Both pitchers will compete for rotation jobs to start out. Nieve is on the provisional roster for the Venezuelan World Baseball Classic team, but it's probably in his best interest to stick with the Astros through Spring Training so that he's not passed up by other rotation hopefuls in camp.
Prediction: Nieve, who is out of options, doesn't make the team out of Spring Training but clears waivers and is sent to Triple-A, where he'll be groomed as a back-end reliever. Paulino, who didn't pitch in winter ball after the Astros balked at his club's desire to use him as a starter, won't have enough time to build arm strength to be stretched out to be a starter and will also begin the year in Round Rock. He'll be one of the first in line should someone in the Astros' rotation need to be replaced, however.
8. How will Cooper fare in his second full season as manager?
This could be an interesting season for Cooper, who is going into the final year of his contract without an extension -- an unusual course of action for the Astros, who for at least the past decade have always extended their managers, even the ones who were dismissed the following year. Cooper recently admitted he feels much more relaxed going into this season, considering he's had time to settle in and the roster consists of many players who were here last year.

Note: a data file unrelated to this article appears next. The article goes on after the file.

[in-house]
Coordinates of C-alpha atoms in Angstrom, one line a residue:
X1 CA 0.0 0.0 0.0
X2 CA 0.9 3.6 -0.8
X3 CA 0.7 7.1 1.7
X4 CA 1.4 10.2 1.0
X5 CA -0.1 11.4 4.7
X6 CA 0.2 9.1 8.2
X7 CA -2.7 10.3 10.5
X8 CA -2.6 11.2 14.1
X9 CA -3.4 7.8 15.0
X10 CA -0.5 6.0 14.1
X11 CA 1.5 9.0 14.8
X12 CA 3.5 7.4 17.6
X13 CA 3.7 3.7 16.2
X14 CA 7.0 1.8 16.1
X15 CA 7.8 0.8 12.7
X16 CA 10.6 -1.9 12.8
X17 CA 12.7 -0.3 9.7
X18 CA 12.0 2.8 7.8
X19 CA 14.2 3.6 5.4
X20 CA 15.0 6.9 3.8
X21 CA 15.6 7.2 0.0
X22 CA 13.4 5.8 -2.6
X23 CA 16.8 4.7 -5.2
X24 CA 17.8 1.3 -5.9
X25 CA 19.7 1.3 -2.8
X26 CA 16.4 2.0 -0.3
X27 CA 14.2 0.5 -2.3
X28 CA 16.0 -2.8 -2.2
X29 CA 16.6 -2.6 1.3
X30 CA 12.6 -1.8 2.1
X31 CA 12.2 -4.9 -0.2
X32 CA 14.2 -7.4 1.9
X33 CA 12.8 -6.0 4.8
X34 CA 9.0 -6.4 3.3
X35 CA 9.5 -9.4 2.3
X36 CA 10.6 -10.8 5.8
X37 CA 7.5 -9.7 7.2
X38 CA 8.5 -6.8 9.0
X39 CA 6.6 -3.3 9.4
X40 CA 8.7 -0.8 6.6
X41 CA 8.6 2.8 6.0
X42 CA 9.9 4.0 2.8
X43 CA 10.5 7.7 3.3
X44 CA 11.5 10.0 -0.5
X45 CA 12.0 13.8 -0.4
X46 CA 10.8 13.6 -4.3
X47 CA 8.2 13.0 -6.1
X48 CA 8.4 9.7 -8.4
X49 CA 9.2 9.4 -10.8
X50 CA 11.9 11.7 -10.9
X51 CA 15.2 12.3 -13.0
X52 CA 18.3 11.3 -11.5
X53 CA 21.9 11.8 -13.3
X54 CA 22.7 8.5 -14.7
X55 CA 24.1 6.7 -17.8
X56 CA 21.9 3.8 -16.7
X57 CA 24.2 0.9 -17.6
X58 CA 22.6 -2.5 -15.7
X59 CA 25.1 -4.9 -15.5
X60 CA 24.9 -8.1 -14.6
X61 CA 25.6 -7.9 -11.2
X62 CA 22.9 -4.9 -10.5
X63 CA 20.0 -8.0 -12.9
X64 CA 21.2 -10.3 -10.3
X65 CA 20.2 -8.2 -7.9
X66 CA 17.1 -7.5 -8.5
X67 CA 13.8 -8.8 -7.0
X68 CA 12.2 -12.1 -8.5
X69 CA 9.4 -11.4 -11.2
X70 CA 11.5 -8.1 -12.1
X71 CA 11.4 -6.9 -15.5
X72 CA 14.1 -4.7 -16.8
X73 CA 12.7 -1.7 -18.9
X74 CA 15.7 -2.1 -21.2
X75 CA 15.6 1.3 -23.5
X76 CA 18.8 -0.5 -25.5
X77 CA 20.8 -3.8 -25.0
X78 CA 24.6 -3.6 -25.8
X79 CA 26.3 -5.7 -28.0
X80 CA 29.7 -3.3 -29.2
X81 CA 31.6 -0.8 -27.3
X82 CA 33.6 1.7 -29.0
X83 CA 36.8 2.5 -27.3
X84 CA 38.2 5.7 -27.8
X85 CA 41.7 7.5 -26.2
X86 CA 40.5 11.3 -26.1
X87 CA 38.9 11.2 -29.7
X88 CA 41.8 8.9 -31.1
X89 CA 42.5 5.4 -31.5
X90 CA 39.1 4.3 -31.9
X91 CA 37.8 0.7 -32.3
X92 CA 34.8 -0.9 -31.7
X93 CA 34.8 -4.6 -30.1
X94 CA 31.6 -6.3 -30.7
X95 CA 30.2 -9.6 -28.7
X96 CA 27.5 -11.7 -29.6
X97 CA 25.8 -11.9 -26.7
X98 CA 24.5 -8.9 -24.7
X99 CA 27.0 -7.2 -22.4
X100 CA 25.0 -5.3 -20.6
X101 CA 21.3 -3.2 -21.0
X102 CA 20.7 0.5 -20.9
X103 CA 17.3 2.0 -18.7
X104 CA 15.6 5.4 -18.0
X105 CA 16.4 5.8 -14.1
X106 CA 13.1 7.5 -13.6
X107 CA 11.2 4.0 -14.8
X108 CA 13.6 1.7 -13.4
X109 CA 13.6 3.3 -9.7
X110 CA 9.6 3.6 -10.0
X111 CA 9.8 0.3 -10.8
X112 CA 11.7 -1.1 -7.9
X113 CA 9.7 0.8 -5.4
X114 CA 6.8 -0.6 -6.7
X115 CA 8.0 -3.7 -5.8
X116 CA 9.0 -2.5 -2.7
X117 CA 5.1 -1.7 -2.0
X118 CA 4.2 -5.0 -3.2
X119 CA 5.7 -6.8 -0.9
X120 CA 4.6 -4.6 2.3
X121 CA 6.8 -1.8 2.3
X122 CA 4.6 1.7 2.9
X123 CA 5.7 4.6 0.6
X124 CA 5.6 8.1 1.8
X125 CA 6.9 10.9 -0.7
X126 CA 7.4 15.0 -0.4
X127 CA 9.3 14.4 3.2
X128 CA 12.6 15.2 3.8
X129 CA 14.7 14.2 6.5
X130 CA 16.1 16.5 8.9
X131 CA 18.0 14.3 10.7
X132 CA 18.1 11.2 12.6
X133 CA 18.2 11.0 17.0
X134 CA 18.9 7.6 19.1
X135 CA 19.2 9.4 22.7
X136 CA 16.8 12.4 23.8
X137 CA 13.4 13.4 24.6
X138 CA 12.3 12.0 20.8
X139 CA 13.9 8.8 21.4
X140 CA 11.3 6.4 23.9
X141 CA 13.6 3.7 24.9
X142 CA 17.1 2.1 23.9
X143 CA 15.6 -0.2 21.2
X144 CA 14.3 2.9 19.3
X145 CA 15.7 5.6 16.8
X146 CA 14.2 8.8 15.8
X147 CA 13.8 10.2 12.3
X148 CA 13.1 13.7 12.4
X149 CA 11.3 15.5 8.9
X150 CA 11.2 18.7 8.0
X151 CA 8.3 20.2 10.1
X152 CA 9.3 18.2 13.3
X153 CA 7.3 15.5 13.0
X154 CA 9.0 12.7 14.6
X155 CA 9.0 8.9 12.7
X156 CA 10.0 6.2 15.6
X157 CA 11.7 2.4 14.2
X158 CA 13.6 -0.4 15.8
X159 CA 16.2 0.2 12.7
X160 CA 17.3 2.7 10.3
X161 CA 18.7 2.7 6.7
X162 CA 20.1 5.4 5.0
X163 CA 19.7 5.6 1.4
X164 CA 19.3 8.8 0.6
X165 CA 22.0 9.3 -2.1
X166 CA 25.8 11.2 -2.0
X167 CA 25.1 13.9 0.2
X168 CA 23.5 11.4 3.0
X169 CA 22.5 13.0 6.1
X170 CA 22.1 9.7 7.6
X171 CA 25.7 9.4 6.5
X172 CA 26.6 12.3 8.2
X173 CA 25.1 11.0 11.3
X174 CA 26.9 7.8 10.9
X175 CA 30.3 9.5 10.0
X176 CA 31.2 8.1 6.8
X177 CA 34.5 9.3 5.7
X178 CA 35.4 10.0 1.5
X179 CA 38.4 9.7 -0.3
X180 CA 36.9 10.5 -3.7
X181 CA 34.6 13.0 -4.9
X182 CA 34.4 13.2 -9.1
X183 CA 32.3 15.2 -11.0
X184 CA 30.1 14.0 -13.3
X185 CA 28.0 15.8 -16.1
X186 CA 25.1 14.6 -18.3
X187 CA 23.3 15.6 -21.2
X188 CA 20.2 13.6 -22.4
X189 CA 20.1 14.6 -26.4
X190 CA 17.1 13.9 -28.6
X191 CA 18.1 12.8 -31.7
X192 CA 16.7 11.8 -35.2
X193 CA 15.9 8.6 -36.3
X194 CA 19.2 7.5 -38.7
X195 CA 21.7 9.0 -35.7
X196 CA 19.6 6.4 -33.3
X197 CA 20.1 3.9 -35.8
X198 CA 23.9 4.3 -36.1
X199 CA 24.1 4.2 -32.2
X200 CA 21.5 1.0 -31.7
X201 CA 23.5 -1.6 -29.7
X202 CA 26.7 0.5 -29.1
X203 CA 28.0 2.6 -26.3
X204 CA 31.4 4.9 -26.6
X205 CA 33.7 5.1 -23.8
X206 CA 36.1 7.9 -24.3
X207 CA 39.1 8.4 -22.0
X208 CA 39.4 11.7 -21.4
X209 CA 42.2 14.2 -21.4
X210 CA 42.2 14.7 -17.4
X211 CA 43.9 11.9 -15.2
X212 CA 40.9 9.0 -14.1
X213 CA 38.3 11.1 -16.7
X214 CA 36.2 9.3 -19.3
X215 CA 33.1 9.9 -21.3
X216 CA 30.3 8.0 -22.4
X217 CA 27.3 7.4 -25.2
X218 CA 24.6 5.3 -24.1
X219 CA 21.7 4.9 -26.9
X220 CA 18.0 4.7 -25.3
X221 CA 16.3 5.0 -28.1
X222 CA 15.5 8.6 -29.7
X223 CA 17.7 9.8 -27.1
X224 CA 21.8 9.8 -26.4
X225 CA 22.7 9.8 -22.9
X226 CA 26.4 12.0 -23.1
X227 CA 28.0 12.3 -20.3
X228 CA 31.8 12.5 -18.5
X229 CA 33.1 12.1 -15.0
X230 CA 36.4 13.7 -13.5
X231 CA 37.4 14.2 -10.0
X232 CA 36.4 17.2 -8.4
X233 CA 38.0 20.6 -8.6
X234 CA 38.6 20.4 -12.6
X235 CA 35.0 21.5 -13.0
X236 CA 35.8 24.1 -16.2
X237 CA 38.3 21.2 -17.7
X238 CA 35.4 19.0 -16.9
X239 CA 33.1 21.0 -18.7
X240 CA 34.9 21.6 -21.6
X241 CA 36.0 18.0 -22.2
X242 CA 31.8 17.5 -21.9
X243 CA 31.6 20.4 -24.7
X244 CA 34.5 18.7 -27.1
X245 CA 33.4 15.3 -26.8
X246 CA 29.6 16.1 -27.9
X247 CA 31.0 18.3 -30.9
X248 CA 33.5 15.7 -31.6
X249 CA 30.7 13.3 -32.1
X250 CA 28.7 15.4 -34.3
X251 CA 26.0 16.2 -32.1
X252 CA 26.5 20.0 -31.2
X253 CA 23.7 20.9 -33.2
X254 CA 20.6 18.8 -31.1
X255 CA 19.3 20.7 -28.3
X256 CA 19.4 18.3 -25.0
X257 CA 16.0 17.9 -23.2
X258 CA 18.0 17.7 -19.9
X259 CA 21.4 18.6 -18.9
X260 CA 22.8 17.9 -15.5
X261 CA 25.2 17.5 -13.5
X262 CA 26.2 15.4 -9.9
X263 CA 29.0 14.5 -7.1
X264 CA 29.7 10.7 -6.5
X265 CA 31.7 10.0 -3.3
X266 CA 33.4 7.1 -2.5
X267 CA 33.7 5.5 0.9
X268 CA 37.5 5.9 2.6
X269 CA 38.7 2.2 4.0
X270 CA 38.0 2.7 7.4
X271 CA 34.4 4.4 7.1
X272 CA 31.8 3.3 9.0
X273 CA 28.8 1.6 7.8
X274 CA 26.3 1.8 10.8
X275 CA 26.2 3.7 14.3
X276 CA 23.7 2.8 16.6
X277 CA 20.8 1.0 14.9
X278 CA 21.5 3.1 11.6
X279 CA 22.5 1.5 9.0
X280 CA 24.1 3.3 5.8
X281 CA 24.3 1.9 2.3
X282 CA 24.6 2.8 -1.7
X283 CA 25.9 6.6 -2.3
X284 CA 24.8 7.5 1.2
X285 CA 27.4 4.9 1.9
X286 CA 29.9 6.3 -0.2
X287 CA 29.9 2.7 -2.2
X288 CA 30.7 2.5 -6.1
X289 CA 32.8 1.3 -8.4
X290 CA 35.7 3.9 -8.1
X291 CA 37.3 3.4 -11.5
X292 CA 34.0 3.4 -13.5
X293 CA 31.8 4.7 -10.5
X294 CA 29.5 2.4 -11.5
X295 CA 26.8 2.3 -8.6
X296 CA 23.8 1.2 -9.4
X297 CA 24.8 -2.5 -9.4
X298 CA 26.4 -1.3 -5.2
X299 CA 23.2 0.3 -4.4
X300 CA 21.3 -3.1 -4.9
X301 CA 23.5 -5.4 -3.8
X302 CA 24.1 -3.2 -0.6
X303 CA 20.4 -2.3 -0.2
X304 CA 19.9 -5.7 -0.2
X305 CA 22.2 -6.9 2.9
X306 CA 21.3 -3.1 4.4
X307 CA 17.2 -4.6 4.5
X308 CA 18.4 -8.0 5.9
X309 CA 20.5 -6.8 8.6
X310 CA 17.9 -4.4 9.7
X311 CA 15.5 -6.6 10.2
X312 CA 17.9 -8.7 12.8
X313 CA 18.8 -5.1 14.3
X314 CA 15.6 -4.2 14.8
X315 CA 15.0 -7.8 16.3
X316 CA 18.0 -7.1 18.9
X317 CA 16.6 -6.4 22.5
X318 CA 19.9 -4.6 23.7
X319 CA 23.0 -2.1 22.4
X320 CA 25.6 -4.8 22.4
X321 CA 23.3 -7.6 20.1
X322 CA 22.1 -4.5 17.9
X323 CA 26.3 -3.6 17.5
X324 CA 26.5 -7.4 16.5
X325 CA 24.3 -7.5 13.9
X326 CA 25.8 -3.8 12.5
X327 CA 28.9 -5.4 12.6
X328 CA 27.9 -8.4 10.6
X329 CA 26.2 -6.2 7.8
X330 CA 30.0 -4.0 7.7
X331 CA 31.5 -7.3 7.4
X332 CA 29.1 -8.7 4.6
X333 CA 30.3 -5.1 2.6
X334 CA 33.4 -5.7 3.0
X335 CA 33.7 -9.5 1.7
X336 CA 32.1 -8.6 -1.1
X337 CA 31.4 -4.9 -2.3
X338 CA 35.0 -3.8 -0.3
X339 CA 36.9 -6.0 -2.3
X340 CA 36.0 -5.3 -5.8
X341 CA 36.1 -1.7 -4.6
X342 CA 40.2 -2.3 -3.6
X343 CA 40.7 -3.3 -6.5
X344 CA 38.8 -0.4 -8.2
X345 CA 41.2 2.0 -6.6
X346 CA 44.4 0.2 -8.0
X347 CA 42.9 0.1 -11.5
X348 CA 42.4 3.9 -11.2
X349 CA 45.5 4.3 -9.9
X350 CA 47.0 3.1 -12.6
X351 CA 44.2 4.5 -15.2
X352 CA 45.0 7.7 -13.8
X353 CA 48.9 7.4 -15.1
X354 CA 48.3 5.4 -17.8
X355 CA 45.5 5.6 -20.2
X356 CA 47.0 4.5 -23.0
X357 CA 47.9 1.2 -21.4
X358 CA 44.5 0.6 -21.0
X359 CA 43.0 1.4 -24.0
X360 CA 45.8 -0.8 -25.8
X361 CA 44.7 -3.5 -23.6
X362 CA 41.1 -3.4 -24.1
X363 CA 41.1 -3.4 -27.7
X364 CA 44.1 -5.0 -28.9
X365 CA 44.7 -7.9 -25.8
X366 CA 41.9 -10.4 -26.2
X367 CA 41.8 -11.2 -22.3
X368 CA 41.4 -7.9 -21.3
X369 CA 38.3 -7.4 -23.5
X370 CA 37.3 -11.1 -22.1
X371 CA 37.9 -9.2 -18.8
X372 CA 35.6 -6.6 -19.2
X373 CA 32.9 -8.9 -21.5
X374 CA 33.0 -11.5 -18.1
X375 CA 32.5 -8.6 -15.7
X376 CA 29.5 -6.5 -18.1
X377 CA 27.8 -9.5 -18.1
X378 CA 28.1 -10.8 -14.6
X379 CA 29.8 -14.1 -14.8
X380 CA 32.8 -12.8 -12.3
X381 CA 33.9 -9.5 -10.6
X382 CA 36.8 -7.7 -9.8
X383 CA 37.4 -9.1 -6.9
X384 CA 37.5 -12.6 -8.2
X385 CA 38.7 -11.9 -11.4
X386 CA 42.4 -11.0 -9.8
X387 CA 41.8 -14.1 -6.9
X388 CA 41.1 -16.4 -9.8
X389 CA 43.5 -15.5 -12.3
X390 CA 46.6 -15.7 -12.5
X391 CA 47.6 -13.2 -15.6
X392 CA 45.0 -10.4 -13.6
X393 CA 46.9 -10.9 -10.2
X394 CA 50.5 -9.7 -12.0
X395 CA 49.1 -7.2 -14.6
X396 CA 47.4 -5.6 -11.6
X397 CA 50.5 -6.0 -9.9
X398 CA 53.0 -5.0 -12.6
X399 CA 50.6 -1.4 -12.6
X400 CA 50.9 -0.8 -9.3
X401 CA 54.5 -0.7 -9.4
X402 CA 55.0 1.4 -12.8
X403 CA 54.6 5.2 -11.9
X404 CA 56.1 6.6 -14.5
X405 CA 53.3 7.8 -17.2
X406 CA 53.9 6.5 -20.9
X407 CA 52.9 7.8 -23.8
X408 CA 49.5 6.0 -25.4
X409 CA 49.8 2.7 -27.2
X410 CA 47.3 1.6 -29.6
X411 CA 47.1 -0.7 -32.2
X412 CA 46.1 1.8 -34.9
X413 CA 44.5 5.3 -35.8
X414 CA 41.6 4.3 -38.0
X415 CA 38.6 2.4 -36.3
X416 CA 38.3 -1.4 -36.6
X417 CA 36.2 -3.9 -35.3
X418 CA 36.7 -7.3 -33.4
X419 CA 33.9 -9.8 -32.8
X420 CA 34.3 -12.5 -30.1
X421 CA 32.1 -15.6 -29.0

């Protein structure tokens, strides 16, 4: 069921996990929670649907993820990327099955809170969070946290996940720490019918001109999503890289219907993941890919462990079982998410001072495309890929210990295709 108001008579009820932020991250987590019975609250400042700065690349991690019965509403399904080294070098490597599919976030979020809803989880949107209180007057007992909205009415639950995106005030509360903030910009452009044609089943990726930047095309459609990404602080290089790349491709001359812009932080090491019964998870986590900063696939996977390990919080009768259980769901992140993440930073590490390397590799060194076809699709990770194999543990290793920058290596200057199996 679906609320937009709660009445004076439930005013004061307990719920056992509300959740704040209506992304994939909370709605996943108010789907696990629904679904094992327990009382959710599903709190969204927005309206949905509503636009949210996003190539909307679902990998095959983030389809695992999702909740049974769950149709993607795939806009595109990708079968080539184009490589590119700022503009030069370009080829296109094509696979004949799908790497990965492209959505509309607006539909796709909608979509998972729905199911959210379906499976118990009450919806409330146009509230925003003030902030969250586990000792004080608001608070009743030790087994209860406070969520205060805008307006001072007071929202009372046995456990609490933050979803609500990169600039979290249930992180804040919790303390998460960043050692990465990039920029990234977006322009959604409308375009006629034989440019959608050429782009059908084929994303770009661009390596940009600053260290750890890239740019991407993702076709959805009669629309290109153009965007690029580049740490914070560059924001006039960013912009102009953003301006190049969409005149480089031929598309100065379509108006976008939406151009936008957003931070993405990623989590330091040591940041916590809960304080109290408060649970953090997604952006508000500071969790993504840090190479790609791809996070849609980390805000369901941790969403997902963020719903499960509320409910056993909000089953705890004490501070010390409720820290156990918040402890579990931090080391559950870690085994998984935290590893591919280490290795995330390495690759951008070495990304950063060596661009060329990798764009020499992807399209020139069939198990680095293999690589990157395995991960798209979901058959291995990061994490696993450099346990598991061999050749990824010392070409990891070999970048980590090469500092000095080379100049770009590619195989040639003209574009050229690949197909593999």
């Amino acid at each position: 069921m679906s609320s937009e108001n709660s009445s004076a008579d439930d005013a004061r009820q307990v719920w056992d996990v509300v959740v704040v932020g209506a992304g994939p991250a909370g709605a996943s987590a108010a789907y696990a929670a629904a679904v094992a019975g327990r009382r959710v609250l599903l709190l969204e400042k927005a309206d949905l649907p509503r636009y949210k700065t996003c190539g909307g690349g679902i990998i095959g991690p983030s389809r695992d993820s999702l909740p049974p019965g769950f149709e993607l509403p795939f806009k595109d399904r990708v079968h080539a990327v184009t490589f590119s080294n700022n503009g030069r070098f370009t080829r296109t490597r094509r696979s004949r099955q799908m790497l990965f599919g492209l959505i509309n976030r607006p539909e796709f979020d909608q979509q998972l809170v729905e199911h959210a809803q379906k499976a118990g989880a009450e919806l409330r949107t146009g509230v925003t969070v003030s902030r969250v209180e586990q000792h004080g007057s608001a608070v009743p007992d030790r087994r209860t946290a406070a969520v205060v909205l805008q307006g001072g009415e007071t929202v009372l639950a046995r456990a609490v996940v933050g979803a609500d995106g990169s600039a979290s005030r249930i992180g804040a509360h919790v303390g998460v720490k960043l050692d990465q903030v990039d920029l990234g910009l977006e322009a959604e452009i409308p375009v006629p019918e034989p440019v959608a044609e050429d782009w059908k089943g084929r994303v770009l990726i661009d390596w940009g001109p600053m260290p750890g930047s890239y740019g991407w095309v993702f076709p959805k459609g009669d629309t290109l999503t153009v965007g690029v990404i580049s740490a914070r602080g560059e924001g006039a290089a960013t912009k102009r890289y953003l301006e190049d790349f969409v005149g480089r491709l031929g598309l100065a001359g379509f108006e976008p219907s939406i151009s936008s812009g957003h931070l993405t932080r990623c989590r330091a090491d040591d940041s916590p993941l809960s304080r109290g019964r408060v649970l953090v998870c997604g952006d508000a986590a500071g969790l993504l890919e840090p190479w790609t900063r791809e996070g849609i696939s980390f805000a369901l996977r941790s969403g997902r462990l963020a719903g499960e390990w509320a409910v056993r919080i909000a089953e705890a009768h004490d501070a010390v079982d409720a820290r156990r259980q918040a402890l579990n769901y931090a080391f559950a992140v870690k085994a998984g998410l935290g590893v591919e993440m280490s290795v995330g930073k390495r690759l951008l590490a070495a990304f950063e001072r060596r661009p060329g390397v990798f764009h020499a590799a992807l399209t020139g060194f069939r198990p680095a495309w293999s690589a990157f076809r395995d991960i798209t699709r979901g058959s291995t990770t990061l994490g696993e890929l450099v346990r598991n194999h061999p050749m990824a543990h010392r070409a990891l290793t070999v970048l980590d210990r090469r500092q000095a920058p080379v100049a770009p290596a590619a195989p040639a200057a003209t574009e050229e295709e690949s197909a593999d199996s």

Prediction: Too hard to predict this one. It's difficult to envision Cooper's job being safe if the Astros are at the bottom of the standings by the All-Star break, especially since they appear to be in no hurry to offer a contract extension. Don't forget, Wade didn't hire Cooper.
9. Will any of the young farmhands be a factor for the Astros this year?
Bud Norris will audition for a bullpen role during Spring Training, though he likely won't make the club when it breaks camp in April. But consider this a warmup. The right-hander appears to be the most coveted pitcher in the team's Minor League system, and the Astros would like to see if he can contribute sooner rather than later. Sergio Perez is another interesting one -- he'll be stretched out as a starter this spring, and considering how lacking the Astros are in starting depth, Perez could be a factor in '09 as well.